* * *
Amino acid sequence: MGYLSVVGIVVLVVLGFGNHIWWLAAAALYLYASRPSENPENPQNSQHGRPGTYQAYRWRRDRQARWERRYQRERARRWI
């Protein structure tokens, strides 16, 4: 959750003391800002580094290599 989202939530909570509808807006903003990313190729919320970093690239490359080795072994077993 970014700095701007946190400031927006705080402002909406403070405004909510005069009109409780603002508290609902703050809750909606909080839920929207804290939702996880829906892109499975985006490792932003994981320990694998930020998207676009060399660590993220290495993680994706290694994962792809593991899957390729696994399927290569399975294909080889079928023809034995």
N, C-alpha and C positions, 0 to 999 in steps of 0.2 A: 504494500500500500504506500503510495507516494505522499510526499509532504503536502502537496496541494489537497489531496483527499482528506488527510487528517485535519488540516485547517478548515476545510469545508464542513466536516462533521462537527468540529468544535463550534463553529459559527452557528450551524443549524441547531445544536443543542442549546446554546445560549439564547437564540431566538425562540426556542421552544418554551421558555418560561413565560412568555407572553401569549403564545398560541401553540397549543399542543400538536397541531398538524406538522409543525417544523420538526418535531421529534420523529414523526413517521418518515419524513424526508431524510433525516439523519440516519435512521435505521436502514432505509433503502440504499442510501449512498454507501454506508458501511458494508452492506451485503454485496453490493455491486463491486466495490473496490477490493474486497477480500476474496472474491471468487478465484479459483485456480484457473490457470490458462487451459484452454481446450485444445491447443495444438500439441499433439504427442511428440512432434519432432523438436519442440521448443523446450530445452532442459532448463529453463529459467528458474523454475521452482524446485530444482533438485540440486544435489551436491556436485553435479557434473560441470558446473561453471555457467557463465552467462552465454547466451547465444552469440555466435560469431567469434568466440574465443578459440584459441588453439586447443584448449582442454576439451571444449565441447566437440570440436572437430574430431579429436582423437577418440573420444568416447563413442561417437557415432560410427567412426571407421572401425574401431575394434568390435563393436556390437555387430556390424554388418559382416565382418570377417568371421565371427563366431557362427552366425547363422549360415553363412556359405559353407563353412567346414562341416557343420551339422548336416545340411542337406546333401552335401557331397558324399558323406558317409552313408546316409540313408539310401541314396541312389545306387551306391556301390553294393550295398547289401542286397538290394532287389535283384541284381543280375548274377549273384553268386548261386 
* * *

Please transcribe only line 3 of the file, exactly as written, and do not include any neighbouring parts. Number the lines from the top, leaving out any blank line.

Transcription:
N, C-alpha and C positions, 0 to 999 in steps of 0.2 A: 504494500500500500504506500503510495507516494505522499510526499509532504503536502502537496496541494489537497489531496483527499482528506488527510487528517485535519488540516485547517478548515476545510469545508464542513466536516462533521462537527468540529468544535463550534463553529459559527452557528450551524443549524441547531445544536443543542442549546446554546445560549439564547437564540431566538425562540426556542421552544418554551421558555418560561413565560412568555407572553401569549403564545398560541401553540397549543399542543400538536397541531398538524406538522409543525417544523420538526418535531421529534420523529414523526413517521418518515419524513424526508431524510433525516439523519440516519435512521435505521436502514432505509433503502440504499442510501449512498454507501454506508458501511458494508452492506451485503454485496453490493455491486463491486466495490473496490477490493474486497477480500476474496472474491471468487478465484479459483485456480484457473490457470490458462487451459484452454481446450485444445491447443495444438500439441499433439504427442511428440512432434519432432523438436519442440521448443523446450530445452532442459532448463529453463529459467528458474523454475521452482524446485530444482533438485540440486544435489551436491556436485553435479557434473560441470558446473561453471555457467557463465552467462552465454547466451547465444552469440555466435560469431567469434568466440574465443578459440584459441588453439586447443584448449582442454576439451571444449565441447566437440570440436572437430574430431579429436582423437577418440573420444568416447563413442561417437557415432560410427567412426571407421572401425574401431575394434568390435563393436556390437555387430556390424554388418559382416565382418570377417568371421565371427563366431557362427552366425547363422549360415553363412556359405559353407563353412567346414562341416557343420551339422548336416545340411542337406546333401552335401557331397558324399558323406558317409552313408546316409540313408539310401541314396541312389545306387551306391556301390553294393550295398547289401542286397538290394532287389535283384541284381543280375548274377549273384553268386548261386 